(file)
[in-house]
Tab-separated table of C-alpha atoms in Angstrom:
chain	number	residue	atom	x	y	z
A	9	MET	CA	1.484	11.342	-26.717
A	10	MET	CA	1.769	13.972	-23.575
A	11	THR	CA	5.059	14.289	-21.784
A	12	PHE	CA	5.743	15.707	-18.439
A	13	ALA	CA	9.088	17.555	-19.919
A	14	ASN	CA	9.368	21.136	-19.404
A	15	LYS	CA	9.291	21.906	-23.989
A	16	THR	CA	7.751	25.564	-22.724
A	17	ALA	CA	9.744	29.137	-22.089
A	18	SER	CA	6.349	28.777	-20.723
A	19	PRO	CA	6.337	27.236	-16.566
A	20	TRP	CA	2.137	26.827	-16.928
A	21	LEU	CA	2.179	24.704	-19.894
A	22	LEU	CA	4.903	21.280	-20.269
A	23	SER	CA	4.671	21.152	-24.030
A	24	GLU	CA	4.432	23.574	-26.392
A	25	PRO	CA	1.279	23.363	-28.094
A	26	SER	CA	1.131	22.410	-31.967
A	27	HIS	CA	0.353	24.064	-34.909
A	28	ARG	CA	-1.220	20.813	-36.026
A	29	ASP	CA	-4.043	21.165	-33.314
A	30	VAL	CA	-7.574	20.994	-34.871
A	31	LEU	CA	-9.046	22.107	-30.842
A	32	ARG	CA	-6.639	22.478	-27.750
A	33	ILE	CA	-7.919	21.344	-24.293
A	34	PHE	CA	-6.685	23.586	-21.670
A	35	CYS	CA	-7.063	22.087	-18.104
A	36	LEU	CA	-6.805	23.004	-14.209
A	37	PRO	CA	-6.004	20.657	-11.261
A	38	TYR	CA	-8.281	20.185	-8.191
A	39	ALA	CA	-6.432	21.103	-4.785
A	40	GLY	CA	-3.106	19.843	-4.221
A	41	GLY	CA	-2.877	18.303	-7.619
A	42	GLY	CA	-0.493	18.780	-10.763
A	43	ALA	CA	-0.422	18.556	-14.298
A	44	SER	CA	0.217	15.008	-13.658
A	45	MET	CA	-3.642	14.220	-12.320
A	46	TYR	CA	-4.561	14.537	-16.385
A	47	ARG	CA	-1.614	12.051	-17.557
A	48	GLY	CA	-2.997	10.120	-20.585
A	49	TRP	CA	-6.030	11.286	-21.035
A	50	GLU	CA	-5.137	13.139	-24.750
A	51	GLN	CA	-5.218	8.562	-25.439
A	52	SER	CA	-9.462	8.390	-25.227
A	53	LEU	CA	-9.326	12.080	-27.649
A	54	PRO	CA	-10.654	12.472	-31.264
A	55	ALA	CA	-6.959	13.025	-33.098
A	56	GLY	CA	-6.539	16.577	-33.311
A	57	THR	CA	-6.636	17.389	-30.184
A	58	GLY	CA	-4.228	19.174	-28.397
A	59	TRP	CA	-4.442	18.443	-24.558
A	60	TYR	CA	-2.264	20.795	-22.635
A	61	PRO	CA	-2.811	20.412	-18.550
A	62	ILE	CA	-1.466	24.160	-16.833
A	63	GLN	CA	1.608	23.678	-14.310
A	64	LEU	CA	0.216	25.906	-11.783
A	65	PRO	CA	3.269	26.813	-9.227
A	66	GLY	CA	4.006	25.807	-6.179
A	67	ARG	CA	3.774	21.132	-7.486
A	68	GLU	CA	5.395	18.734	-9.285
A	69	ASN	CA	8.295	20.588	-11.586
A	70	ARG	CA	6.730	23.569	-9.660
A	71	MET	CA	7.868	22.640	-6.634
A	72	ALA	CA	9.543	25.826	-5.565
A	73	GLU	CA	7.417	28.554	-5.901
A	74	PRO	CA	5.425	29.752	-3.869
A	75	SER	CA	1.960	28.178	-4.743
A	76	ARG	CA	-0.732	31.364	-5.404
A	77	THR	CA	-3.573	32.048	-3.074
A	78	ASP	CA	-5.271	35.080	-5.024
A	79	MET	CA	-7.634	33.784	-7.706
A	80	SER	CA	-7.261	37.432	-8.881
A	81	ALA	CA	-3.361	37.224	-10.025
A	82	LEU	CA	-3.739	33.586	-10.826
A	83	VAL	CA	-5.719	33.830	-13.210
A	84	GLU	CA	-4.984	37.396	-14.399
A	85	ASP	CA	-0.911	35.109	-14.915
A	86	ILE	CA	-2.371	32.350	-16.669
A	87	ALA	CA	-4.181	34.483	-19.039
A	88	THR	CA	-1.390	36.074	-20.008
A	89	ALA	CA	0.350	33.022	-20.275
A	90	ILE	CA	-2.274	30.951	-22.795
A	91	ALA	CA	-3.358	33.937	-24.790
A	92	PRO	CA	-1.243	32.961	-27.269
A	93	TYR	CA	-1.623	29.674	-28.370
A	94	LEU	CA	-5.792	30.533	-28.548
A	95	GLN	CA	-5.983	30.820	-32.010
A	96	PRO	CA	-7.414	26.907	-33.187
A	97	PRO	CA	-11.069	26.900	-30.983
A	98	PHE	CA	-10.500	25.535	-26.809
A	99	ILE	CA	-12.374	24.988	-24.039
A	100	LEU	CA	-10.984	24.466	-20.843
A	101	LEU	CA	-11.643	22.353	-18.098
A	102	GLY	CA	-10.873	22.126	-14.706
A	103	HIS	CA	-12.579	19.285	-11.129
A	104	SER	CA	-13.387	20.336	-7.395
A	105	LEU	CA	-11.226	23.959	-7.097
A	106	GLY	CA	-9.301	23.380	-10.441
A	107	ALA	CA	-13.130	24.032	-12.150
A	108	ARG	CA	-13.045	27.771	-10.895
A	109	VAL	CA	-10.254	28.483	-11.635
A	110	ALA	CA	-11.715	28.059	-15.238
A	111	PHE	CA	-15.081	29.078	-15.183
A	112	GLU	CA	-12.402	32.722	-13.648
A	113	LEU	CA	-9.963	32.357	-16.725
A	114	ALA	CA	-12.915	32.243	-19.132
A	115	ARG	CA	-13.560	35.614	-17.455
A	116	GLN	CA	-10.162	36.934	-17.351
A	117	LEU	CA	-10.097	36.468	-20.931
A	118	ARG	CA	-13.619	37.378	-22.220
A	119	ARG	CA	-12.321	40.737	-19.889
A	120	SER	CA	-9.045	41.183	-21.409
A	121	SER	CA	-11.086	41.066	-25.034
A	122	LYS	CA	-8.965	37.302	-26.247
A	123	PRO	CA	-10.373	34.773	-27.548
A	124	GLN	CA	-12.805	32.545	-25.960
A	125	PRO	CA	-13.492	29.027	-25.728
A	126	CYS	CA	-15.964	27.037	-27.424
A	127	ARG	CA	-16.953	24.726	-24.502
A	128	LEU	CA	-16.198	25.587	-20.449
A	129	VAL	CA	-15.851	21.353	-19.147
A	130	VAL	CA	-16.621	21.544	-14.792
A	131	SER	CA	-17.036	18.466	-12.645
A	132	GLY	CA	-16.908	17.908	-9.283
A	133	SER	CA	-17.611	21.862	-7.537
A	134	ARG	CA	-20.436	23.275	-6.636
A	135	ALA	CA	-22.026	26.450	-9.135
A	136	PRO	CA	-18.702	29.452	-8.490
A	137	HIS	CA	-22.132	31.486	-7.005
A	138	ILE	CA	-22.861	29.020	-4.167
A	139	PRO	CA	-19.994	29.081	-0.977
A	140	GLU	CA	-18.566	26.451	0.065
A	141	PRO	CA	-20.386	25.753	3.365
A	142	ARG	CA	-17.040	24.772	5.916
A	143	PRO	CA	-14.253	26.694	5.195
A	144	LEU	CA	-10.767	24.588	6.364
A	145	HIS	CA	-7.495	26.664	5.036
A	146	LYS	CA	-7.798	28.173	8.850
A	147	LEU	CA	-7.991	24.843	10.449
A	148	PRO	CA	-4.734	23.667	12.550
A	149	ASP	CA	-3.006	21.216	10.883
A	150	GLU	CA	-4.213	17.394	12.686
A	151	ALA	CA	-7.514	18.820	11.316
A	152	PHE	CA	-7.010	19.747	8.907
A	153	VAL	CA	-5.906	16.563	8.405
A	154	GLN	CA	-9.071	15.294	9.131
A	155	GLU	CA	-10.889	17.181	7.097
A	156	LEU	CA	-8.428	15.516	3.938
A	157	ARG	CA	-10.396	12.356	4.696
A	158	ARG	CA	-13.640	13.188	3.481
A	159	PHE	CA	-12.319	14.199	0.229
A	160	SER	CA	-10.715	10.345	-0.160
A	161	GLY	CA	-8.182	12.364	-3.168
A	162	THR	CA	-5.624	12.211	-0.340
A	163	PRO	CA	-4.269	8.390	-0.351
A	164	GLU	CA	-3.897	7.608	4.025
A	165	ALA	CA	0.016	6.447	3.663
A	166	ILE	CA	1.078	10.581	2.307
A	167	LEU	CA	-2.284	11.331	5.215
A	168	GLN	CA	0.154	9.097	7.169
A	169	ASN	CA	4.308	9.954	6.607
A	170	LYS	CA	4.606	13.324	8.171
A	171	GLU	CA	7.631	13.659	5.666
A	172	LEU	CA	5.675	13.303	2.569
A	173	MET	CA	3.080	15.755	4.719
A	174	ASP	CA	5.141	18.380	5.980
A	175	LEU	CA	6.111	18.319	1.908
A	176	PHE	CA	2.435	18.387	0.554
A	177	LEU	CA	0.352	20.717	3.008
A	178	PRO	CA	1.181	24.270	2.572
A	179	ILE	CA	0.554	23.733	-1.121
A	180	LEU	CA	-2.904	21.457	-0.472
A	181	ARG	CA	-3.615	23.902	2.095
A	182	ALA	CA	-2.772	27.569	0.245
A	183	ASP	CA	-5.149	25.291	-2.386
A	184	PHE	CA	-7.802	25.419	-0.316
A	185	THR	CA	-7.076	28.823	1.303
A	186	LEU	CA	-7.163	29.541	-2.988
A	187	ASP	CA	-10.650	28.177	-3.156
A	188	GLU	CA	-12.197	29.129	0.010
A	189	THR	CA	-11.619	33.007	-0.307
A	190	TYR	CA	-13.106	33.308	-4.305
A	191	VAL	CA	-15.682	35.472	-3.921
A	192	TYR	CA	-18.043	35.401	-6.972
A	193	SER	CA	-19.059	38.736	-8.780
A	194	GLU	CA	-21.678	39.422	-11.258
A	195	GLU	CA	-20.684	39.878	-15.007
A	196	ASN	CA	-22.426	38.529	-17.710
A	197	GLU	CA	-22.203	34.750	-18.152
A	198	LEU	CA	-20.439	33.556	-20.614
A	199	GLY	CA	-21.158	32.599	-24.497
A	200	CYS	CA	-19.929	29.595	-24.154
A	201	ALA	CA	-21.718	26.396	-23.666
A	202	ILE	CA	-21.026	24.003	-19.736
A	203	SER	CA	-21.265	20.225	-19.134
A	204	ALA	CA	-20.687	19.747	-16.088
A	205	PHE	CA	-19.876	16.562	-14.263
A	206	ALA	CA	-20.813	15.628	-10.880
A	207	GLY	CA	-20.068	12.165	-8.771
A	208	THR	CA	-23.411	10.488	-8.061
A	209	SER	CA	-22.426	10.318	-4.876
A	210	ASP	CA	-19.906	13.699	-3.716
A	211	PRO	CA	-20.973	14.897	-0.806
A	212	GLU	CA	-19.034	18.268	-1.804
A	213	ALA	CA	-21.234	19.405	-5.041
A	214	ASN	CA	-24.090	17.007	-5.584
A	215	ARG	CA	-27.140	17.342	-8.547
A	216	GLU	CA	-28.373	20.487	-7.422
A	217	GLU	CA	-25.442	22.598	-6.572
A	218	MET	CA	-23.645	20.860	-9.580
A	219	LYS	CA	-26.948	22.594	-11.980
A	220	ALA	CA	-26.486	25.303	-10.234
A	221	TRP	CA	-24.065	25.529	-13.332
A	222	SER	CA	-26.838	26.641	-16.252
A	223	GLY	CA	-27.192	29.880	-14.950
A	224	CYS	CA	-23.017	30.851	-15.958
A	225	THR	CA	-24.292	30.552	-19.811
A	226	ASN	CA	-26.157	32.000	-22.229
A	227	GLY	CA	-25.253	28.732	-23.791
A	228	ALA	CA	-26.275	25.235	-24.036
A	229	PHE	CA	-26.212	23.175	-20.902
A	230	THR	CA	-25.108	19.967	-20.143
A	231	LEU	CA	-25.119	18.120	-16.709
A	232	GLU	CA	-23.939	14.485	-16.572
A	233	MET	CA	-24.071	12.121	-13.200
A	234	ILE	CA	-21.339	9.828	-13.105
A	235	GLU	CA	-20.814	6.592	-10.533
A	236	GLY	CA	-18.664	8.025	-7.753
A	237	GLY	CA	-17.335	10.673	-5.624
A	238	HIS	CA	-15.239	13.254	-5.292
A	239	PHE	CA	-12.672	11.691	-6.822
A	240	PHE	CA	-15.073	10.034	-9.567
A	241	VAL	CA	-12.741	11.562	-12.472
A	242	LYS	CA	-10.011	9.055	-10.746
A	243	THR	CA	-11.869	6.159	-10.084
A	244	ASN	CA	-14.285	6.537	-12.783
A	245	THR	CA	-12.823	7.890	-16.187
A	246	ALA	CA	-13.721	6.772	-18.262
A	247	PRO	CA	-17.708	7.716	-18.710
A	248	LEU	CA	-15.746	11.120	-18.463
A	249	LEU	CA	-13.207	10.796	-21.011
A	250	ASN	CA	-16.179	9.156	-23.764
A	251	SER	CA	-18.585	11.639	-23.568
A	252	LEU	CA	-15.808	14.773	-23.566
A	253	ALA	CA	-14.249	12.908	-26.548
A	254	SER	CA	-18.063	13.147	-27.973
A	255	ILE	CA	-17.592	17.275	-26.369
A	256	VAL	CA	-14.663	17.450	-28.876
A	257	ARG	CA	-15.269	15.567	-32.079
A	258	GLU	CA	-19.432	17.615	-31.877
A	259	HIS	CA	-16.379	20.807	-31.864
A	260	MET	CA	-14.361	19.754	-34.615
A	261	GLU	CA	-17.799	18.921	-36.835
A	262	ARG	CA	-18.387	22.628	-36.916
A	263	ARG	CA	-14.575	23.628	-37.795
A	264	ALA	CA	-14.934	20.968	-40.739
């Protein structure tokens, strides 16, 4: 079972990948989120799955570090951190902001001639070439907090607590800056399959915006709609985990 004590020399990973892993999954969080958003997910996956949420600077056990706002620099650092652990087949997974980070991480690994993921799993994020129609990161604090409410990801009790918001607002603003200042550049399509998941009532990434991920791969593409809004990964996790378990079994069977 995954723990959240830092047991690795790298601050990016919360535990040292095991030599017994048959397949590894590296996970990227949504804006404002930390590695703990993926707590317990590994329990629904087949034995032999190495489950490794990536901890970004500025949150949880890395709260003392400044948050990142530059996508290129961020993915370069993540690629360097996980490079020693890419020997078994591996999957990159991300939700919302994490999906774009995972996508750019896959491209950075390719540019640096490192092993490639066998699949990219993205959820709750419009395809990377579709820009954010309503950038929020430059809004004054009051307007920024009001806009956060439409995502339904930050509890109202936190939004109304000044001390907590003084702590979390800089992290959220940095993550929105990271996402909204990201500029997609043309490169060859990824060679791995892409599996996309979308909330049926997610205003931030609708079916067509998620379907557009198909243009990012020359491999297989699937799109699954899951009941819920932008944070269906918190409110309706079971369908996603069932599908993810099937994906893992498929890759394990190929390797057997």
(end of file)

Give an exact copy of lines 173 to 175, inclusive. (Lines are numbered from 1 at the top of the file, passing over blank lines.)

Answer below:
A	178	PRO	CA	1.181	24.270	2.572
A	179	ILE	CA	0.554	23.733	-1.121
A	180	LEU	CA	-2.904	21.457	-0.472